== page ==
>
    > [snip]
    >
    > > As you can see the interface is almost identical.
    > >
    > > How can I define a base class that will abstract
    > > the type such that I don't know if its really and inplicit
    > > or explicit object?

    >
    > Something like this?
    >
    >
    > class baseClass:
    > def __init__(self):
    > raise NotImplementedError("Don't instantiate the base class!")
    > def fromfile(self):
    > def getElement(self):
    > # etc.
    >
    >
    > class implicitClass(baseClass):
    > def __init__(self):
    > # code
    > def _isIVR(self):
    > # code
    > def fromfile(self, fileObj, byteOrder):
    > # code
    > # etc.
    >
    > Now, you can define instance = implicitClass() or explicitClass(). When
    > you come to use instance, you don't need to know whether it is one or the
    > other. If you need to type-test, call "isinstance(instance, baseClass)".
    >
    > The only minor issue is that the fromfile method has a different
    > interface. If you really want to do duck typing, they need to have the
    > same interface. That might be as simple as:
    >
    > class explicitClass(baseClass):
    > def fromfile(self, fileObj, byteOrder=None):
    > # byteOrder is ignored; it is included only for
    > # compatibility with implicitClass
    >
    >
    > Is that what you're asking for?
    >

    Yes I believe so but in fromfile I want to call the appropriate
    method depending on the in a parameter in fromfile...
    like:
    class baseClass:
    def fromfile(self, fileObj, byteOrder=None, explicit=False):
    if explicit:
    call fromfile of explicit class
    else:
    call fromfile of implicit class

    How is that done?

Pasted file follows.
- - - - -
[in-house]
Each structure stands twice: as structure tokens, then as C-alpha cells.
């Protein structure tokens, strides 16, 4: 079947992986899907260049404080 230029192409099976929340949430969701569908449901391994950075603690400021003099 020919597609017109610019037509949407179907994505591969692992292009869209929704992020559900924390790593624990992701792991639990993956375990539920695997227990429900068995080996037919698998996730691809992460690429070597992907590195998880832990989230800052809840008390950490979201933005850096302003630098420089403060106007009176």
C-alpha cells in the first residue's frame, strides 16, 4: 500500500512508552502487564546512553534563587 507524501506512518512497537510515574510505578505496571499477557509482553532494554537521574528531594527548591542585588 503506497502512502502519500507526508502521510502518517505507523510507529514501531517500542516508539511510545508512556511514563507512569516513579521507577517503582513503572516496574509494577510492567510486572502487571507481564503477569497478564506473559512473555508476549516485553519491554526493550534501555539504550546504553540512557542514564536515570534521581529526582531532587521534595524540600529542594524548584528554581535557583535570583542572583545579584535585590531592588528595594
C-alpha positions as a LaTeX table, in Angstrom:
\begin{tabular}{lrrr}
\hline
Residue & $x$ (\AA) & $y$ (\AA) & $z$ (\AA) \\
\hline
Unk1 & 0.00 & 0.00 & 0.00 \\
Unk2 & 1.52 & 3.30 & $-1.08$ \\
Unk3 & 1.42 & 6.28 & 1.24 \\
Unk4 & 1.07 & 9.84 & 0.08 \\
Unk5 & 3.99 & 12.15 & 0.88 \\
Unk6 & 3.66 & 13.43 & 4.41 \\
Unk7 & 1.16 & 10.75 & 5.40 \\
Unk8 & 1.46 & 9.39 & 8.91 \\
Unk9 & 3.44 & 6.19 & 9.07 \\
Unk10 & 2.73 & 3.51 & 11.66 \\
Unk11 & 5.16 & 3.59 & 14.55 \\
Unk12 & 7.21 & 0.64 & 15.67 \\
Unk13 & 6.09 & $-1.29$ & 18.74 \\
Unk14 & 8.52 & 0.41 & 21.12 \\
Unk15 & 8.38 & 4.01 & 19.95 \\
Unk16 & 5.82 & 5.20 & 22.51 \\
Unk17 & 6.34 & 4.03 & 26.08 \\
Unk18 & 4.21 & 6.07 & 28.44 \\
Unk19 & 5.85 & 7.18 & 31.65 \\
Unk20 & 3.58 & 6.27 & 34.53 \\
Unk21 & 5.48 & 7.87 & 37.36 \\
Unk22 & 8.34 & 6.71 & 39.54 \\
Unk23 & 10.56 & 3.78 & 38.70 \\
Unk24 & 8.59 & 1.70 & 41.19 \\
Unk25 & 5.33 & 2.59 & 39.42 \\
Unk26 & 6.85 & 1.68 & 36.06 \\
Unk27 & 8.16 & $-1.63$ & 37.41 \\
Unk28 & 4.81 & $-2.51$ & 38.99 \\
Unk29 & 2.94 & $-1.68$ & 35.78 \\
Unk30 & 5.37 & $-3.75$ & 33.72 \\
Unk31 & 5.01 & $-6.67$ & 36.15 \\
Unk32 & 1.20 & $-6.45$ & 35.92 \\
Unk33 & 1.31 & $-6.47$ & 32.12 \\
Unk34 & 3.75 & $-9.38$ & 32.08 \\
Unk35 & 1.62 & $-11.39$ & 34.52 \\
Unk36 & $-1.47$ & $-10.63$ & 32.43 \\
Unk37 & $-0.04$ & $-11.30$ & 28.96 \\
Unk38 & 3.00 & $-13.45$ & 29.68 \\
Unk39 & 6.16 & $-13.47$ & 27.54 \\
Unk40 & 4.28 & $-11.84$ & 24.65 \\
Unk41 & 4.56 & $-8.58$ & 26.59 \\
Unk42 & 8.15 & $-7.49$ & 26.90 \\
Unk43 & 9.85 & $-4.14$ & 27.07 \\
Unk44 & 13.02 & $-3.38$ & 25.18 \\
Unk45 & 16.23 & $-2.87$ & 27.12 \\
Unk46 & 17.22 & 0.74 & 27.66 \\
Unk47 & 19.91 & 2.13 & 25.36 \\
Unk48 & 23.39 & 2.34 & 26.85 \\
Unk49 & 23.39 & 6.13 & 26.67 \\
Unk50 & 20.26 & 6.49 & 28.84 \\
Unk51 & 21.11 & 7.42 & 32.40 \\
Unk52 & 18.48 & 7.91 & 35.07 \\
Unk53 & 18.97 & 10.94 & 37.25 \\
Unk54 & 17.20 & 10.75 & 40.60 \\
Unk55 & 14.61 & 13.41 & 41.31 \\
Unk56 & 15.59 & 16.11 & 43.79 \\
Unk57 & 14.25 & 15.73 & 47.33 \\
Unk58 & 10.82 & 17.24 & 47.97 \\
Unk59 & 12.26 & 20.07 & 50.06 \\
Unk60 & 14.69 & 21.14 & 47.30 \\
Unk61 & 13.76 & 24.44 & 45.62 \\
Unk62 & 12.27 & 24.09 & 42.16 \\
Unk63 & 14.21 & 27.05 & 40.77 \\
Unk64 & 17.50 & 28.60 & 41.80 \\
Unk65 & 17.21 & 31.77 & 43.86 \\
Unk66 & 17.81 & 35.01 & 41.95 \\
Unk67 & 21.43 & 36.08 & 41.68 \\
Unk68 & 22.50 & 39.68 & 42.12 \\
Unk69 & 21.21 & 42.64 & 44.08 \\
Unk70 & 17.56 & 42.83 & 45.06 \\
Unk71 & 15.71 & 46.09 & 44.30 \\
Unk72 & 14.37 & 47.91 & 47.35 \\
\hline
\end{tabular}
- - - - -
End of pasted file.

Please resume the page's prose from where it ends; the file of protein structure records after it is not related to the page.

>
    >
    > --
    > Steven D'Aprano
     
    KraftDiner, Aug 16, 2006
    #4
  5. KraftDiner

    infidel Guest

    > Yes I believe so but in fromfile I want to call the appropriate
    > method depending on the in a parameter in fromfile...
    > like:
    > class baseClass:
    > def fromfile(self, fileObj, byteOrder=None, explicit=False):
    > if explicit:
    > call fromfile of explicit class
    > else:
    > call fromfile of implicit class


    class baseClass:
    def fromfile(self, fileObj, **kwargs):
    raise NotImplementedError()

    class implicitClass:
    def fromfile(self, fileObj, **kwargs):
    byteOrder = kwargs.get('byteOrder', None)
    # do something

    class explicitClass:
    def fromfile(self, fileObj, **kwargs):
    # do something
     
    infidel, Aug 16, 2006
    #5
  6. KraftDiner

    John Henry Guest

    As others pointed out already, this kind of "if then else"
    determination of type is best avoided.

    If it looks like a duck, quakes like a duck, must be a duck.

    KraftDiner wrote:
    > Steven D'Aprano wrote:
    > > On Tue, 15 Aug 2006 19:35:11 -0700, KraftDiner wrote:
    > >
    > > > I have two classes:
    > > >
    > > > class implicitClass:
    > > > def __init__(self):
    > > > def isIVR(self): #This is a class private method.

    > >
    > > The convention is to flag classes as "private" with a leading underscore:
    > >
    > > def _isIVR(self):
    > >
    > > or double underscores for "really private, no, honestly":
    > >
    > > def __isIVR(self):
    > >
    > > but google on "python name mangling" before using that.
    > >
    > > [snip]
    > >
    > > > As you can see the interface is almost identical.
    > > >
    > > > How can I define a base class that will abstract
    > > > the type such that I don't know if its really and inplicit
    > > > or explicit object?

    > >
    > > Something like this?
    > >
    > >
    > > class baseClass:
    > > def __init__(self):
    > > raise NotImplementedError("Don't instantiate the base class!")
    > > def fromfile(self):
    > > def getElement(self):
    > > # etc.
    > >
    > >
    > > class implicitClass(baseClass):
    > > def __init__(self):
    > > # code
    > > def _isIVR(self):
    > > # code
    > > def fromfile(self, fileObj, byteOrder):
    > > # code
    > > # etc.
    > >
    > > Now, you can define instance = implicitClass() or explicitClass(). When
    > > you come to use instance, you don't need to know whether it is one or the
    > > other. If you need to type-test, call "isinstance(instance, baseClass)".
    > >
    > > The only minor issue is that the fromfile method has a different
    > > interface. If you really want to do duck typing, they need to have the
    > > same interface. That might be as simple as:
    > >